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Idaho Offers $1,000 Bounty For Invasive Fish

Walleye fish eat native species in lakes across the Mountain West.
Matt Corsi
Courtesy Idaho Fish and Game
Walleye fish eat native species in lakes across the Mountain West.

Starting March 1, the Idaho Fish and Game is offering a bounty for anglers who hook walleye, also known as yellow pikes. The invasive fish is persistent in lakes across the Mountain West.

 Click 'play' to hear the audio version of this story.

If you catch a walleye in Northern Idaho’s Lake Pend Oreille, it might be worth a thousand dollars. The Idaho Fish and Game injected 50 walleye with a digital tag, and then released them back into the lake. The agency wants to encourage anglers to catch as many of the invasive fish as possible, and if you happen to hook one that’s tagged, you’ll win $1,000. Walleye are a big problem for native fish populations. 

"They grow extremely fast, they reproduce at a young age, and they’re extremely efficient predators," says Matt Corsi, a biologist with Idaho Fish and Game. 

They gobble up native kokanee salmon and trout. Corsi hopes the bounty works. He says kokanee are a vital foundation to the entire ecosystem of Lake Pend Oreille.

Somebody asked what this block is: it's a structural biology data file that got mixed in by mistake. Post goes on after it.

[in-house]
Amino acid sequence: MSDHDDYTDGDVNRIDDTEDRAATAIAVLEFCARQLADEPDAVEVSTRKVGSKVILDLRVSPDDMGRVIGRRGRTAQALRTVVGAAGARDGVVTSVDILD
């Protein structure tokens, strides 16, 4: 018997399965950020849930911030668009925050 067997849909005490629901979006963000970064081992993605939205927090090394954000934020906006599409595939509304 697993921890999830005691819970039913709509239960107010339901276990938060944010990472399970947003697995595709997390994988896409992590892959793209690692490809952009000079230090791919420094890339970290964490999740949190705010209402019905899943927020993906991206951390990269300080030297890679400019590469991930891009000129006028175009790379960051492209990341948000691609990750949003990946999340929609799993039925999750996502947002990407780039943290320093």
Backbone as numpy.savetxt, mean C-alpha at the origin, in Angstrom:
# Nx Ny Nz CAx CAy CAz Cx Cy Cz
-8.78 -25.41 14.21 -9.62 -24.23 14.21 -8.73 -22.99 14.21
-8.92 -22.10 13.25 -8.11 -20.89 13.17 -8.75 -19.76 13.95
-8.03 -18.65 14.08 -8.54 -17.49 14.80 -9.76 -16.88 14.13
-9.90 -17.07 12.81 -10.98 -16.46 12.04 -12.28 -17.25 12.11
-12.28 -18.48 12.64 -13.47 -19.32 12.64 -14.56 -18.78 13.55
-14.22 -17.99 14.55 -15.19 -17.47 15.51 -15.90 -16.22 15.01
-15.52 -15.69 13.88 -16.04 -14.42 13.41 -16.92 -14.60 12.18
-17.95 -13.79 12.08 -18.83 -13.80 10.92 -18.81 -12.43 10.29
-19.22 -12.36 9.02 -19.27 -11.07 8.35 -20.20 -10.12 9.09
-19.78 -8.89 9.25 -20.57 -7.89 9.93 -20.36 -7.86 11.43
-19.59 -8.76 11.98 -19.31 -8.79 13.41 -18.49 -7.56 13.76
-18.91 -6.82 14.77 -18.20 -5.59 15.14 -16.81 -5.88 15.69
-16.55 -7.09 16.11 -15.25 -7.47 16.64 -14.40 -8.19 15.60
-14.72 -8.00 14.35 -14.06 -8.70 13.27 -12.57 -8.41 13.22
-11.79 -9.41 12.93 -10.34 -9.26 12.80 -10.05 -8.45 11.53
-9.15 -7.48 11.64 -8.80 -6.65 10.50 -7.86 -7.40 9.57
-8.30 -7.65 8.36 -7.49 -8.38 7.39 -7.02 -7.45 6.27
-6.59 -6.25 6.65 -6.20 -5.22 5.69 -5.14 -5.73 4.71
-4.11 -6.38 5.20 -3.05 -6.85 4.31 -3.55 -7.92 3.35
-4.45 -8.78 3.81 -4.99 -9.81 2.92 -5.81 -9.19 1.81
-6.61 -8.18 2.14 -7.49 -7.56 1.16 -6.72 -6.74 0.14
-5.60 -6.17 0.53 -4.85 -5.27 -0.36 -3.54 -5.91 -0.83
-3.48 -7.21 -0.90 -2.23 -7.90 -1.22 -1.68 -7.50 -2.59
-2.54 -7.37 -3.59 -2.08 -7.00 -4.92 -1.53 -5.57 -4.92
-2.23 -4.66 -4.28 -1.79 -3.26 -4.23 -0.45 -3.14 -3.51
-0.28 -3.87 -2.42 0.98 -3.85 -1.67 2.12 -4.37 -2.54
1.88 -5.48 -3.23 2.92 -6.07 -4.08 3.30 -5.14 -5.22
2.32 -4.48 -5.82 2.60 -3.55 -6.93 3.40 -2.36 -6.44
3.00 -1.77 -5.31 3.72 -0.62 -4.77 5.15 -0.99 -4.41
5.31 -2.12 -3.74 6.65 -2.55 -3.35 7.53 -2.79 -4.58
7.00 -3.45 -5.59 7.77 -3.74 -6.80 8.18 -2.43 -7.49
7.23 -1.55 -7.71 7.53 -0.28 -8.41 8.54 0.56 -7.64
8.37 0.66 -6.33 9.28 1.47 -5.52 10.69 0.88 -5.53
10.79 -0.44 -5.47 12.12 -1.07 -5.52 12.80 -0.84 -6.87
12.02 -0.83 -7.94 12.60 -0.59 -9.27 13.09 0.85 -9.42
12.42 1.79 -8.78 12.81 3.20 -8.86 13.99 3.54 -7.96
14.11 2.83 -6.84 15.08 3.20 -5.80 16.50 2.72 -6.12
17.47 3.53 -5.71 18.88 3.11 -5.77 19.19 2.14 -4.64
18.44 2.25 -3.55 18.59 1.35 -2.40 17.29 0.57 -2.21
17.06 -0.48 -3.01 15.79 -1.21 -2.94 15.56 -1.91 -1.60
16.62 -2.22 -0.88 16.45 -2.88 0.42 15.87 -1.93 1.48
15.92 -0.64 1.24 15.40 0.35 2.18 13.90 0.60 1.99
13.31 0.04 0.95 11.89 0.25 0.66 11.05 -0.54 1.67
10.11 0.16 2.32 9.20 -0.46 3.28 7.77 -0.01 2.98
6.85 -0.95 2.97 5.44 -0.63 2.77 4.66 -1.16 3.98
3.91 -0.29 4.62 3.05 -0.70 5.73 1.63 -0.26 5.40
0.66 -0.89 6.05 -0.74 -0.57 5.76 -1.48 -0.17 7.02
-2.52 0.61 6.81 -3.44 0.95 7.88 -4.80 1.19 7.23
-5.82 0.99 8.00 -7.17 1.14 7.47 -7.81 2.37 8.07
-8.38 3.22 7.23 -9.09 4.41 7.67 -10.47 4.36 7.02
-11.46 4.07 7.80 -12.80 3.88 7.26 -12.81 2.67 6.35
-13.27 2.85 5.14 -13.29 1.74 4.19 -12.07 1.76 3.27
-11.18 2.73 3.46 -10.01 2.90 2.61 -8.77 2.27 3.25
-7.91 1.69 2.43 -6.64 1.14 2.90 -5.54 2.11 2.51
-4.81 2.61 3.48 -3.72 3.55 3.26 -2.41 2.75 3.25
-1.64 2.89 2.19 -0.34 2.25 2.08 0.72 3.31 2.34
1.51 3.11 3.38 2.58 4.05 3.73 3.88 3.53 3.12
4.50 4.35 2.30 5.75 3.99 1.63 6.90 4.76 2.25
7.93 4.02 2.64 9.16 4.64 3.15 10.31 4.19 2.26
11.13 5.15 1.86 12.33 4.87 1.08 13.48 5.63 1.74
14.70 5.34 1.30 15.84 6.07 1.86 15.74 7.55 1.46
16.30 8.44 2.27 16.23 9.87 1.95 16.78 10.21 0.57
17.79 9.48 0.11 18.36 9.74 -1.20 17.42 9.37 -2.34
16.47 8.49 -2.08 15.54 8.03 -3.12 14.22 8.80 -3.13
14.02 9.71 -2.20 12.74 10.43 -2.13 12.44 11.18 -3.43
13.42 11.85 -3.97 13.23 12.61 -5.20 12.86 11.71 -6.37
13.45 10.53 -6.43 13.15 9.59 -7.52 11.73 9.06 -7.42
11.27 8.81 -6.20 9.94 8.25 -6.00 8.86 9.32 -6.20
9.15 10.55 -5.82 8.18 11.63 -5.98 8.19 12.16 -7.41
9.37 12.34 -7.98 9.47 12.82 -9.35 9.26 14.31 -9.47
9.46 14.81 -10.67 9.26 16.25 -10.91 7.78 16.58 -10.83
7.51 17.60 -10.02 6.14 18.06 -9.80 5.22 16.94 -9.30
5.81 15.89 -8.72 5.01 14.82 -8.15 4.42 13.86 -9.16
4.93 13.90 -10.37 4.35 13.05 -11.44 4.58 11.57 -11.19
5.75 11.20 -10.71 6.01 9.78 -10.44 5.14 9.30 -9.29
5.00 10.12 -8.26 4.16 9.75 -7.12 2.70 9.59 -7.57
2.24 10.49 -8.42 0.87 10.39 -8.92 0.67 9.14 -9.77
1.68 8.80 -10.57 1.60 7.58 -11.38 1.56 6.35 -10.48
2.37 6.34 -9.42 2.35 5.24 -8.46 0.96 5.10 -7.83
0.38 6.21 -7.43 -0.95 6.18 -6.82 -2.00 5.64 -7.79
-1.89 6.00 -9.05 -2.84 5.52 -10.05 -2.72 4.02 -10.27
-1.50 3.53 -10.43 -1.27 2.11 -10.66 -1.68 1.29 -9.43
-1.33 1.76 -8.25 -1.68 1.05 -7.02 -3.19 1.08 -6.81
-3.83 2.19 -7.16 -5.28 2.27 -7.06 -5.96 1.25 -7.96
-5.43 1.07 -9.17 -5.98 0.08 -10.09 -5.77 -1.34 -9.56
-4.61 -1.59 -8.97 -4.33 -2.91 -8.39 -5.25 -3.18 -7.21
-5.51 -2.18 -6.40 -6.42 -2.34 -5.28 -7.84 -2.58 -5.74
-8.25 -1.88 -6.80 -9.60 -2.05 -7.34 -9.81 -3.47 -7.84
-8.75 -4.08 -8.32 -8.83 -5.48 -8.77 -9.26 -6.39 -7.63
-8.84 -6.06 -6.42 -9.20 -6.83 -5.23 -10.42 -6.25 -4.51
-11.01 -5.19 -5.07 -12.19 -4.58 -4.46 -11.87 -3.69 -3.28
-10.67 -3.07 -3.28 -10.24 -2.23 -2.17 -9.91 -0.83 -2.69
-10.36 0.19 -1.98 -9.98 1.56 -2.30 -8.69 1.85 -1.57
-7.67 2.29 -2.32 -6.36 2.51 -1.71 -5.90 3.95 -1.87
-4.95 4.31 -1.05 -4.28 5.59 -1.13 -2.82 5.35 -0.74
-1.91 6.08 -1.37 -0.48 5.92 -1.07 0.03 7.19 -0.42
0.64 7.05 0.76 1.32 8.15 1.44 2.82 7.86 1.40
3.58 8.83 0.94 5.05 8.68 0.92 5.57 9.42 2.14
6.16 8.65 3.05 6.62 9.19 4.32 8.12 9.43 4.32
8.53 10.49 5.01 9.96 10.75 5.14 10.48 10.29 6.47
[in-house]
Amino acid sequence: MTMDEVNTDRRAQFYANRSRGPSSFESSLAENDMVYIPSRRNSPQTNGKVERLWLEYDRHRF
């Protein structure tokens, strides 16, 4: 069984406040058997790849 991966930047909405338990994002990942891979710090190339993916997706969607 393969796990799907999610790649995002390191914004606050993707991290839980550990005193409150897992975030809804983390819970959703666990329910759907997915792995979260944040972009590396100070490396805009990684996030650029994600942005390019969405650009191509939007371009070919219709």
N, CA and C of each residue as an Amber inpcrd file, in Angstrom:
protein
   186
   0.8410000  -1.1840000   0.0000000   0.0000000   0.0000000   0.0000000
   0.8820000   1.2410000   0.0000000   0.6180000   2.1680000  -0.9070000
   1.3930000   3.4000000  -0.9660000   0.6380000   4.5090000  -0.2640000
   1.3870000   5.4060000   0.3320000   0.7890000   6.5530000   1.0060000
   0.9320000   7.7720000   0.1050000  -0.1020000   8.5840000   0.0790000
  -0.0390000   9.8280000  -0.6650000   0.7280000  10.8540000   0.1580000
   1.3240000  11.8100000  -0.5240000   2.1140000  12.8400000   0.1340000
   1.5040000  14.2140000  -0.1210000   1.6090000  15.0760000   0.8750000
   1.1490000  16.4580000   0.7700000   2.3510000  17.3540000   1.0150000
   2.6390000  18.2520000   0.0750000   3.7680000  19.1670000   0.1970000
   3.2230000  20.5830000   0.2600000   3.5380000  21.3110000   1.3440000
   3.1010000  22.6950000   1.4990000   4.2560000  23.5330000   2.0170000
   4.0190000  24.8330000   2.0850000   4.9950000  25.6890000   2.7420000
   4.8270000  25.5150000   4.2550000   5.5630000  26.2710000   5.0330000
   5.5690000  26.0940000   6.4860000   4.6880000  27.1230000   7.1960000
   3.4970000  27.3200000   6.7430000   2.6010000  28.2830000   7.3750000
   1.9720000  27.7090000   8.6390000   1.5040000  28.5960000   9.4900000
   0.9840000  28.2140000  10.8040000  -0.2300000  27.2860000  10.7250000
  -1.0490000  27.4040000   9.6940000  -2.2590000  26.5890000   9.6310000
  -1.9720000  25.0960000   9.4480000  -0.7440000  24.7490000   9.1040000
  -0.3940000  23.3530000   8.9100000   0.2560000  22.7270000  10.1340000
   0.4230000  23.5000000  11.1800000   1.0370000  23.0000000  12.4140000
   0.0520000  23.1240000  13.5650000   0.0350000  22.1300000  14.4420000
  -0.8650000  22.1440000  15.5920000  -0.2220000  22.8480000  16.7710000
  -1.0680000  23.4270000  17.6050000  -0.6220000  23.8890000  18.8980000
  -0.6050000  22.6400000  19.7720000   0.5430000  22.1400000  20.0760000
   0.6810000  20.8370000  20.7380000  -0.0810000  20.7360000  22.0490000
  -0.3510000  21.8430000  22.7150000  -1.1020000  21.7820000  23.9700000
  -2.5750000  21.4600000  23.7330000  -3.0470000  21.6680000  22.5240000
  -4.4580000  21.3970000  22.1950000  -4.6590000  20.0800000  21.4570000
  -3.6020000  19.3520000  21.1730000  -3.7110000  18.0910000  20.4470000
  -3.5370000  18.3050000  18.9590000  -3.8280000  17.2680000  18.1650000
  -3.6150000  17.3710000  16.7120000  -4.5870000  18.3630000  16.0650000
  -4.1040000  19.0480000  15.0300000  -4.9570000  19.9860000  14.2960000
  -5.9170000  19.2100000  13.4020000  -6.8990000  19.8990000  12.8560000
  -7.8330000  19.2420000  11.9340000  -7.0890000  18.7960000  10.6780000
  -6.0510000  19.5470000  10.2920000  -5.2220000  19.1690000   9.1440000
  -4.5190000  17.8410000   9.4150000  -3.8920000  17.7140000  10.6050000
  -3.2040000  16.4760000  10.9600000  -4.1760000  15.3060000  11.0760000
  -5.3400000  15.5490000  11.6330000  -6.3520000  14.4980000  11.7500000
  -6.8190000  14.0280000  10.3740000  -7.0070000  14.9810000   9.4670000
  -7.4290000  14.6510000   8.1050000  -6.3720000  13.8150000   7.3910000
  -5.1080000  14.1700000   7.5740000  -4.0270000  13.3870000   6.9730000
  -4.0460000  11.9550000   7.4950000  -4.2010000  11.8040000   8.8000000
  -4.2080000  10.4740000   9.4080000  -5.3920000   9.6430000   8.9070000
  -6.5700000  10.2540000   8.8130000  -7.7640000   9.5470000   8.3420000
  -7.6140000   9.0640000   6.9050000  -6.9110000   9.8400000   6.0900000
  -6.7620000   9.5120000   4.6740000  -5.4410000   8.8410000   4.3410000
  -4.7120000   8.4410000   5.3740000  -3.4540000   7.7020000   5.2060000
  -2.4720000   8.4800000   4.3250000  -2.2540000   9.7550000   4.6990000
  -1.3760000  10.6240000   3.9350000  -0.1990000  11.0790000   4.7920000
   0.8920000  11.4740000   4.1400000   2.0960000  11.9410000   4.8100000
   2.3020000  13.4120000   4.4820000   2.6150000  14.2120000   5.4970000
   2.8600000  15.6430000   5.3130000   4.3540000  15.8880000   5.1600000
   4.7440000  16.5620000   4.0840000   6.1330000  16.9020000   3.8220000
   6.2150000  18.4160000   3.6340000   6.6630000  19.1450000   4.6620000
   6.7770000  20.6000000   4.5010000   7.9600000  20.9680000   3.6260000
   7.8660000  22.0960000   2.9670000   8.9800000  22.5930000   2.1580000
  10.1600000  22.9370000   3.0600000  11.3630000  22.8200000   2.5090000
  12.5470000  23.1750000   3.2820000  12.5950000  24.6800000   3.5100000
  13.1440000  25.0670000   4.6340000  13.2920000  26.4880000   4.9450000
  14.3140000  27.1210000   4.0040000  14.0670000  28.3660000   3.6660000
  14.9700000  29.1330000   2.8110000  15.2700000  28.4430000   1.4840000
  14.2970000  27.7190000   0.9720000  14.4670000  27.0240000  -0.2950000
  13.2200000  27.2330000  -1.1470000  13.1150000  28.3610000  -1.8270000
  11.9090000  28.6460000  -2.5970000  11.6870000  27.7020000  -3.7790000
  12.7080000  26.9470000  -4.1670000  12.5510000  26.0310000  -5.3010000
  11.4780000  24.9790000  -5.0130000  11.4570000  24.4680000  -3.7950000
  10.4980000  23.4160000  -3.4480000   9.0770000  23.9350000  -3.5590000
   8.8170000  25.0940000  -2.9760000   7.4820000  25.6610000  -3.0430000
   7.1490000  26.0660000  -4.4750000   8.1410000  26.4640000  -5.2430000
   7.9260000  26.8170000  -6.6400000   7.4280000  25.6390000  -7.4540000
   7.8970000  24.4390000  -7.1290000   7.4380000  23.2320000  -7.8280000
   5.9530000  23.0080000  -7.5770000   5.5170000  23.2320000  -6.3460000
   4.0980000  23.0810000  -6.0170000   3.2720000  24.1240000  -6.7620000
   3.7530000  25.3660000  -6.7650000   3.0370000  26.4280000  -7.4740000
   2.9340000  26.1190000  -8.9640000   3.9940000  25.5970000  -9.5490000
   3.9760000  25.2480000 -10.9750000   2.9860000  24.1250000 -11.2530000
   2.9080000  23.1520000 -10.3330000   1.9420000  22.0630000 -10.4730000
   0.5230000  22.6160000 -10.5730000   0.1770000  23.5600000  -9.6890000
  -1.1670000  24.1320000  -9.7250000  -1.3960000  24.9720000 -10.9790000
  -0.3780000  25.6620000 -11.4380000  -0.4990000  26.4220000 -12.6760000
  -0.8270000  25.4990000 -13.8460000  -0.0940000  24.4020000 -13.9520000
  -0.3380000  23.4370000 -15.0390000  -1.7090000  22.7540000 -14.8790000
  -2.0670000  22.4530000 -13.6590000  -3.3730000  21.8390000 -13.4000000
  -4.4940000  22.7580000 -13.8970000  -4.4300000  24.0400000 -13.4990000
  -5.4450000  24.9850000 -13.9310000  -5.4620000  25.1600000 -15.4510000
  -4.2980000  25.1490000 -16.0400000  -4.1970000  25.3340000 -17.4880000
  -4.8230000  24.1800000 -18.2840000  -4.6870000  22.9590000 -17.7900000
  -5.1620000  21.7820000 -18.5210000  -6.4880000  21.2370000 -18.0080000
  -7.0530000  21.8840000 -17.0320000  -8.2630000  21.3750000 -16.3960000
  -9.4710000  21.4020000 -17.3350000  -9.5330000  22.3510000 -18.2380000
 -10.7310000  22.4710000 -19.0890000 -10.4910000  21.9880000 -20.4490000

"If you’ve got a significant amount of money riding on every fish you catch, you’re not going to be all that likely to release it," says Corsi. 

And if you catch one, they’re pretty good to eat. Walleye have shown up in various lakes in every state in our region, from Montana to Colorado. 

Find reporter Amanda Peacher on Twitter @amandapeacher.

Copyright 2019 Boise State Public Radio

This story was produced by the Mountain West News Bureau, a collaboration between Wyoming Public Media, Boise State Public Radio in Idaho,  KUER in Salt Lake City and KRCC and KUNC in Colorado.

Copyright 2021 Boise State Public Radio News. To see more, visit Boise State Public Radio News.

Amanda Peacher is an Arthur F. Burns fellow reporting and producing in Berlin in 2013. Amanda is from Portland, Oregon, where she works as the public insight journalist for Oregon Public Broadcasting. She produces radio and online stories, data visualizations, multimedia projects, and facilitates community engagement opportunities for OPB's newsroom.
Amanda Peacher
Amanda Peacher works for the Mountain West News Bureau out of Boise State Public Radio. She's an Idaho native who returned home after a decade of living and reporting in Oregon. She's an award-winning reporter with a background in community engagement and investigative journalism.
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